The Game is here: The 114th edition of Ohio State vs. Michigan. As has so often been the case, the matchup is for all the marbles. As the regular season comes to a close, the winner of Saturday’s matchup will earn a berth in the Big Ten Championship game to face West division champ No. 19 Northwestern. A win there means a likely Playoff spot for a shot at a national title.
The No. 4 Wolverines enter the game as winners of 10 straight after a season-opening loss to Notre Dame. No. 10 Ohio State, also at 10-1, is working to prove that it is on par with the top-four nationally. But all of that is periphery as the pair square off in the greatest rivalry in all of sports.
Not his first rodeo
Though he is a first time starter, this isn’t Dwayne Haskins’ first outing against Michigan. Last season, as a redshirt freshman, Haskins emerged off of the bench to lead Ohio State’s comeback win against the Wolverines after J.T. Barrett’s injury. He finished the day completing 6-of-7 passes for 94 yards and rushing for 24 more. Haskins’ play opened up the field for a J.K. Dobbins touchdown that put the Buckeyes ahead late in the third quarter.
By many standards, Haskins has far more favorable conditions this season than he had last year. In 2017, Haskins came off the bench. On the road. This season, Haskins will not only have home-field advantage and the confidence that comes from managing a game in its entirety, but he’ll also be able to leverage an offense which was built throughout the season to support his particular skillset.
Obviously, Haskins wouldn’t be nearly as successful throwing the football without an incredible group of receivers to catch it. This season, Haskins has completed passes to 13 different receivers, but that group is led by a trio of career 1,000-yard pass-catchers in K.J. Hill, Parris Campbell and Terry McLaurin; all three are among the top-12 in the Big Ten in receiving yards. Fifth-year senior Johnnie Dixon, with a career-best 482 yards on the season, needs only 41 yards to hit the 1,000-yard mark himself.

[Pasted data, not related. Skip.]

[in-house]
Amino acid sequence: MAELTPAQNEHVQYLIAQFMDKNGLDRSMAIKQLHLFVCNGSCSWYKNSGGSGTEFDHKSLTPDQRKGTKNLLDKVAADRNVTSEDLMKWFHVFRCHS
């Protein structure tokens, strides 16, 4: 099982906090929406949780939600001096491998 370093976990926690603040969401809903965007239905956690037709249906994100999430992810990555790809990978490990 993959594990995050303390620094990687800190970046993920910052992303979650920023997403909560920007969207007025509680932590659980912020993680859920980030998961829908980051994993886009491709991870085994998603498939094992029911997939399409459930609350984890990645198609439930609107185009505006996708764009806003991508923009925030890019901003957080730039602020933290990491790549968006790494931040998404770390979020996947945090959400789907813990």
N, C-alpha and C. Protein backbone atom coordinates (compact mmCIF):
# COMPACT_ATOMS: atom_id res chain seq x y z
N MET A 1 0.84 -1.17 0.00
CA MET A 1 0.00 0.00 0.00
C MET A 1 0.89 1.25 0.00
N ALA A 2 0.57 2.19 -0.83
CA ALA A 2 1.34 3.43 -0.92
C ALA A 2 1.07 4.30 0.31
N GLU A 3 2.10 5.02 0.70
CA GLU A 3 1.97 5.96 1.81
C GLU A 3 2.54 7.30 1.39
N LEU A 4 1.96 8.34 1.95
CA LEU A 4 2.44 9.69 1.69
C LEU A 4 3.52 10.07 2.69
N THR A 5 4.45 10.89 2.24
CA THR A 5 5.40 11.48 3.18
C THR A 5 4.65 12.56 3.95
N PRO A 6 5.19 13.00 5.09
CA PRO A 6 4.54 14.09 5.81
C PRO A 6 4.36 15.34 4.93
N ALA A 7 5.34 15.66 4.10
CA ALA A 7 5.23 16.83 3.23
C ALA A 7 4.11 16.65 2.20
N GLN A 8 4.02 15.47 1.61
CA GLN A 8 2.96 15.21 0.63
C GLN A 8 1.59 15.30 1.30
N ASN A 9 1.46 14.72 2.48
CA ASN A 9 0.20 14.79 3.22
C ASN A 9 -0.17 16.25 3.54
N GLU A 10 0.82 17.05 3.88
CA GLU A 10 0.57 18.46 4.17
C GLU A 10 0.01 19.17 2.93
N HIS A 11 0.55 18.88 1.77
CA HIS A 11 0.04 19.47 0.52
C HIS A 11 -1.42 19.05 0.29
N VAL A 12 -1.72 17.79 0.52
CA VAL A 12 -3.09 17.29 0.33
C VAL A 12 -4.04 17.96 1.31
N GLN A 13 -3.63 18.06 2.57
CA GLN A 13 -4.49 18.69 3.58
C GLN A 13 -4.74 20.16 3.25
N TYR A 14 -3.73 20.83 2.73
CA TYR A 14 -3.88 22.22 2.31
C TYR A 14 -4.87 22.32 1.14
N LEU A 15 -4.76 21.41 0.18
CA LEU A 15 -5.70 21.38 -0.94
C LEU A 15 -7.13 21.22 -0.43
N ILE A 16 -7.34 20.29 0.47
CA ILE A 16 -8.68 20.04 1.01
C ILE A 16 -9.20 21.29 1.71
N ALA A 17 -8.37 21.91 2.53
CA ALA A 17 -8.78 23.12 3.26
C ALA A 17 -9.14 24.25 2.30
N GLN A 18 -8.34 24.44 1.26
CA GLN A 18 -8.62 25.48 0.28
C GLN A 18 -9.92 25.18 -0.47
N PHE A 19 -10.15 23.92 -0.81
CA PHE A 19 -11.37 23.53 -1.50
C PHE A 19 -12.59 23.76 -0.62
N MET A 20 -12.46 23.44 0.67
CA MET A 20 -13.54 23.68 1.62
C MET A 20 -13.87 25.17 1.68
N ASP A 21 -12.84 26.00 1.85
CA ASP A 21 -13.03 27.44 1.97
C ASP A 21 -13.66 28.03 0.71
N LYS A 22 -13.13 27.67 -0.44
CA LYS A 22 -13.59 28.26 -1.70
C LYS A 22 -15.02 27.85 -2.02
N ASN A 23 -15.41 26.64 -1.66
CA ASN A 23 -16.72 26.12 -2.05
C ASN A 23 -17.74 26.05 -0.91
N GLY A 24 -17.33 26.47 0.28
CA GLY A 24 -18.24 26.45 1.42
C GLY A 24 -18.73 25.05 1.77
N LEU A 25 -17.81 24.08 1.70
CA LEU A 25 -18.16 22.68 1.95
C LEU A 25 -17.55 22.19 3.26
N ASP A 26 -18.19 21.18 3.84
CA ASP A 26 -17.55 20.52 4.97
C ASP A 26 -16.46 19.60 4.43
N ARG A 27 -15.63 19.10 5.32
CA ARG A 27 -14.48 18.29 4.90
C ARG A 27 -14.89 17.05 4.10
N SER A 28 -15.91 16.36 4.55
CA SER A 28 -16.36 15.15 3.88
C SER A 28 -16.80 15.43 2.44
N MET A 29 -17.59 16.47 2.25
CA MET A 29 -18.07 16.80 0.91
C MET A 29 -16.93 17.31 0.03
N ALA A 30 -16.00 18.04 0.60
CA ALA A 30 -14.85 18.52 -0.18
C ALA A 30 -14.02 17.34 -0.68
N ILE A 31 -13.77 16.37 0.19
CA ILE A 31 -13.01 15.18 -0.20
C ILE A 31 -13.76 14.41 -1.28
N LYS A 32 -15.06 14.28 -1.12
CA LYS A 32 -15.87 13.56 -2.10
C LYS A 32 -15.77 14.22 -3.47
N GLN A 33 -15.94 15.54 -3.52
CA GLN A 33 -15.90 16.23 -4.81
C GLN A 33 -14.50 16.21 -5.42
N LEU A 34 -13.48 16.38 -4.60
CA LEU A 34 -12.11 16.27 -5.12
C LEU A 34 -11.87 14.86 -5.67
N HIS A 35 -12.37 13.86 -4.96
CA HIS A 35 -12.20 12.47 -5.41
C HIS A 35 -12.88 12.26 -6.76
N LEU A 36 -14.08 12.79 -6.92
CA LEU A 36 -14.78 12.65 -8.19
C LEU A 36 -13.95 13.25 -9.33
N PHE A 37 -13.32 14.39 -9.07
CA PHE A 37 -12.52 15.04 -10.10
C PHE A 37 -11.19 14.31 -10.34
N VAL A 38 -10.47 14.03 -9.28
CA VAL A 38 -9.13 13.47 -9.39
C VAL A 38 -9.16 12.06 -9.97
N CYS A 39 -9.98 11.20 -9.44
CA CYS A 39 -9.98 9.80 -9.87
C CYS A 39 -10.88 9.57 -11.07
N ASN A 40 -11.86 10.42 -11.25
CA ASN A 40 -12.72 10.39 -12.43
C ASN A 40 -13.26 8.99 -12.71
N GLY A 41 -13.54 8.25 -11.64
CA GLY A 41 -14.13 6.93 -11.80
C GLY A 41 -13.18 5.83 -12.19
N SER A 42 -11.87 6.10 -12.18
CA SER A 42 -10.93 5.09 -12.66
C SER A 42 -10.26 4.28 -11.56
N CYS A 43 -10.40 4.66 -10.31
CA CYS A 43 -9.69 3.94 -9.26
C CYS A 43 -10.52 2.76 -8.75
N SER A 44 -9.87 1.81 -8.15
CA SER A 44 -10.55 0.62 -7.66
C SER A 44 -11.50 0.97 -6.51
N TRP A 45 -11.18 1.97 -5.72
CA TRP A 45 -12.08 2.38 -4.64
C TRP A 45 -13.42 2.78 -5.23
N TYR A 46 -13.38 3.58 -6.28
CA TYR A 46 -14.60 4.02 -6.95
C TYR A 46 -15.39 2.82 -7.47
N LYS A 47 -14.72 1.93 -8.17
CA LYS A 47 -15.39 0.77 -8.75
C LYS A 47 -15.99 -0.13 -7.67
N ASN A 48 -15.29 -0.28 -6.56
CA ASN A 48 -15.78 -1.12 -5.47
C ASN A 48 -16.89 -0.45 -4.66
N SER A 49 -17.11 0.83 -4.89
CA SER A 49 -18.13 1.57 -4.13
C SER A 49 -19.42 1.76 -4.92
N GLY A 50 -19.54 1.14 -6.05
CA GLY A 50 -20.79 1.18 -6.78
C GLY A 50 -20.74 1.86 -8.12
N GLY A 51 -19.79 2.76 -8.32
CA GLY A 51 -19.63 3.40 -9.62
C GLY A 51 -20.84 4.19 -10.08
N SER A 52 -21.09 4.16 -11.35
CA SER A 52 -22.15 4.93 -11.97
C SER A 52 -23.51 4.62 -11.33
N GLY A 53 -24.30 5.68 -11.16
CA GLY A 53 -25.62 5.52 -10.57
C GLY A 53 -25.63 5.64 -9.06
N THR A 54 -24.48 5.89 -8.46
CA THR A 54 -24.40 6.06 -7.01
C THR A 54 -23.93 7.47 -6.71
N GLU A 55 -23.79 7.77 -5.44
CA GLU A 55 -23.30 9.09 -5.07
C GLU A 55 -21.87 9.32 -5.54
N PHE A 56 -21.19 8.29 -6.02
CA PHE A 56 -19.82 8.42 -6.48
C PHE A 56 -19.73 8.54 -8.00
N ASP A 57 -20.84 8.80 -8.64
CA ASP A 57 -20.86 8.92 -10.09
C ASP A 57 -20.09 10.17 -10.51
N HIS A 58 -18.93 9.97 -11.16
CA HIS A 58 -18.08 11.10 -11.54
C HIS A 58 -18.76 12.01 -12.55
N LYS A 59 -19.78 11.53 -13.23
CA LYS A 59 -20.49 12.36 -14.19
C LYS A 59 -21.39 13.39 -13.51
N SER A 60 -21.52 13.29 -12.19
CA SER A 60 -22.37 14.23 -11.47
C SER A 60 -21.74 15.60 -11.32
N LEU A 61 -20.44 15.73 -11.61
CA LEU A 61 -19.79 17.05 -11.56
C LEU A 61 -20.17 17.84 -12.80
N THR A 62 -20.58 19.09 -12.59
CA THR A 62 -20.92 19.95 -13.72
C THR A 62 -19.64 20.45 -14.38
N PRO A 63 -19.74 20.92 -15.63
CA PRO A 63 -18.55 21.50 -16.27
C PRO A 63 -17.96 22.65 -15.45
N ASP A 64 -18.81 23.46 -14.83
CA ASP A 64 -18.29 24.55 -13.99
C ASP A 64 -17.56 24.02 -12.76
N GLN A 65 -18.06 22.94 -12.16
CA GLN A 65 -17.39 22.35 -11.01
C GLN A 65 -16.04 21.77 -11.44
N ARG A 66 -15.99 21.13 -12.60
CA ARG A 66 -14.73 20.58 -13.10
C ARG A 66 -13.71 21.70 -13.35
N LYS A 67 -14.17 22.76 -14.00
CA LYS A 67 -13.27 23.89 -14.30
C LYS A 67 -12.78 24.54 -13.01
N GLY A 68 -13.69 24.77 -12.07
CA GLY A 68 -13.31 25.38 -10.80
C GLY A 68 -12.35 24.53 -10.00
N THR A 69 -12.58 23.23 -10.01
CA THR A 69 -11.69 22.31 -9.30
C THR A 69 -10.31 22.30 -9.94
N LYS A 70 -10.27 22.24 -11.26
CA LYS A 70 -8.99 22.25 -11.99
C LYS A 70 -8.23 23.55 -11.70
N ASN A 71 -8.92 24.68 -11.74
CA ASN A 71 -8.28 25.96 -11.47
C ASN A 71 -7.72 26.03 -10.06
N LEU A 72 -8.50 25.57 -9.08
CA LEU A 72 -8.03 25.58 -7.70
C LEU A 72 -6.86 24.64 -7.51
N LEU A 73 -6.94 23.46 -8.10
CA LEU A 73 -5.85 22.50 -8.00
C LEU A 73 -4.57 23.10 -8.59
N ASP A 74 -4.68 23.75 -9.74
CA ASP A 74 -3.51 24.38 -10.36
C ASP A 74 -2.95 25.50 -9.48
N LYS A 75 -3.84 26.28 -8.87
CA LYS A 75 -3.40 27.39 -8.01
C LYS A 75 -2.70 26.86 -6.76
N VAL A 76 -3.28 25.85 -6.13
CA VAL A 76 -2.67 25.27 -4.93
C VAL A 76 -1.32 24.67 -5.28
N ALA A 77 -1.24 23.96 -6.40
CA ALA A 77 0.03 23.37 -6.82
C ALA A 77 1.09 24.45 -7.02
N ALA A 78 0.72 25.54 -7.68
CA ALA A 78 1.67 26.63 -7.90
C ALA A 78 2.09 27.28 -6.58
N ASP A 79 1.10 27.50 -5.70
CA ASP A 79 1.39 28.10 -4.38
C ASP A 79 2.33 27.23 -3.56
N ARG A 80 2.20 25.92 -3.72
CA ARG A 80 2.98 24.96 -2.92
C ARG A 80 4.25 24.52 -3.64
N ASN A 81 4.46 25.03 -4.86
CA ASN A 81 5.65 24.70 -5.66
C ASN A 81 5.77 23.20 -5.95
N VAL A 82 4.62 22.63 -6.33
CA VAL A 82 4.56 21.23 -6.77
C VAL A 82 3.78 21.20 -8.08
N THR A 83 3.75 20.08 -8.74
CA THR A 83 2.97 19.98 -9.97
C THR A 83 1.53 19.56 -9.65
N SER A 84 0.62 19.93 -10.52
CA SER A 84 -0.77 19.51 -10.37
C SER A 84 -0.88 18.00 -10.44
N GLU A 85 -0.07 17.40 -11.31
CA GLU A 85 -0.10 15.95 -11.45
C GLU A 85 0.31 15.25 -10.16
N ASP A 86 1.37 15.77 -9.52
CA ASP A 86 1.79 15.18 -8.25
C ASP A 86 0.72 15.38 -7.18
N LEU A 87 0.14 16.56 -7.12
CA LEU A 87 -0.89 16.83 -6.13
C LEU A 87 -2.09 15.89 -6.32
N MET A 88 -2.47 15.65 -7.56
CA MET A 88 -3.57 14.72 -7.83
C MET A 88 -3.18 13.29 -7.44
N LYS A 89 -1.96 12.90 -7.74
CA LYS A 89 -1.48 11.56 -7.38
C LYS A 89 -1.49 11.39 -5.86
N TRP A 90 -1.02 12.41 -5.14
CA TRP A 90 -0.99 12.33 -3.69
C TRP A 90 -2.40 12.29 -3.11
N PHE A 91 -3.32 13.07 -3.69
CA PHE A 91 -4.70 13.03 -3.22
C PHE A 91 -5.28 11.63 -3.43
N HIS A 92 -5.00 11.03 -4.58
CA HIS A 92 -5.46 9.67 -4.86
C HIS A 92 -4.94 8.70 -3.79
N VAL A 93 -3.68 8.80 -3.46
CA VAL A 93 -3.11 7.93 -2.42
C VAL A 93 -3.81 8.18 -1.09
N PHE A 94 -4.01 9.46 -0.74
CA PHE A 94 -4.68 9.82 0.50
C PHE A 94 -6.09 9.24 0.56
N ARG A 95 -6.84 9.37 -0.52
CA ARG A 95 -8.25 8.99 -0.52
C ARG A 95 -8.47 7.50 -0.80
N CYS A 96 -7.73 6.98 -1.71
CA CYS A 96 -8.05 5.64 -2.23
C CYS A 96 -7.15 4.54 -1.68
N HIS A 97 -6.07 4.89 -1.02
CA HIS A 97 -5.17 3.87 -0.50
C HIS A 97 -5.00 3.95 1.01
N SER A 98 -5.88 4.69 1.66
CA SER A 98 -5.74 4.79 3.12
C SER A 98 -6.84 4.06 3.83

But it’s not just the veterans who have been making an impact at receiver this season. True freshman Chris Olave’s name has been called three times in the last two games, including a 25-yard catch on 2nd-and-long against Michigan State. While he certainly doesn’t have the experience of the aforementioned quartet, Olave has shown he could be the wide out of the future for the Buckeyes.
Smashing the record books
On that note, Haskins is at the tail end of what at times has been a Heisman-caliber season (in fact, he is still getting some votes in expert polls). He leads all starting quarterbacks in the Big Ten in completions (294) and completion percentage (69.3), and is ranked in the top-10 nationwide in both categories. More impressively, he leads college football in passing touchdowns (36), tied with Houston’s D’Eriq King and Washington State’s Gardner Minshew II. Haskins has also proven efficient and able to protect the ball, throwing just seven picks and being sacked only 13 times.
While the numbers clearly indicate a good season for Haskins, the reality is that in his first year as a starter, the redshirt sophomore is having one of the best seasons in Ohio State history. Against Maryland, Haskins broke J.T. Barrett’s 2017 single-season record for passing touchdowns in a season. In the same game, he also busted the 20-year-old single-season passing yards record set by Joe Germaine in 1998. And while his performance has been consistently high throughout the season, Haskins has broken a number of single game records as well, including putting together a 470-yard performance against Purdue to break Art Schlichter’s 1981 passing yard mark. Haskins also tied Kenny Guiton and Barrett for single-game passing touchdowns with six against Indiana.
For what it’s worth, he’s also been Big Ten Player of the Week five times in one season, which ties the record.
Running back to basics
After the Buckeyes were held to just 76 yards on the ground against Purdue, Ohio State emerged from the bye week to lay 229 rushing yards against Nebraska. J.K. Dobbins led the effort with 163 yards, while Mike Weber was close to the century mark with 91. Total rushing dipped to 120 yards against Michigan State (which makes sense, as the Spartans have the best rushing defense in the nation), but came back versus Maryland with 283 yards in the overtime effort. With Weber out against the Terps, Dobbins carried the load, rushing 37 times for 203 yards.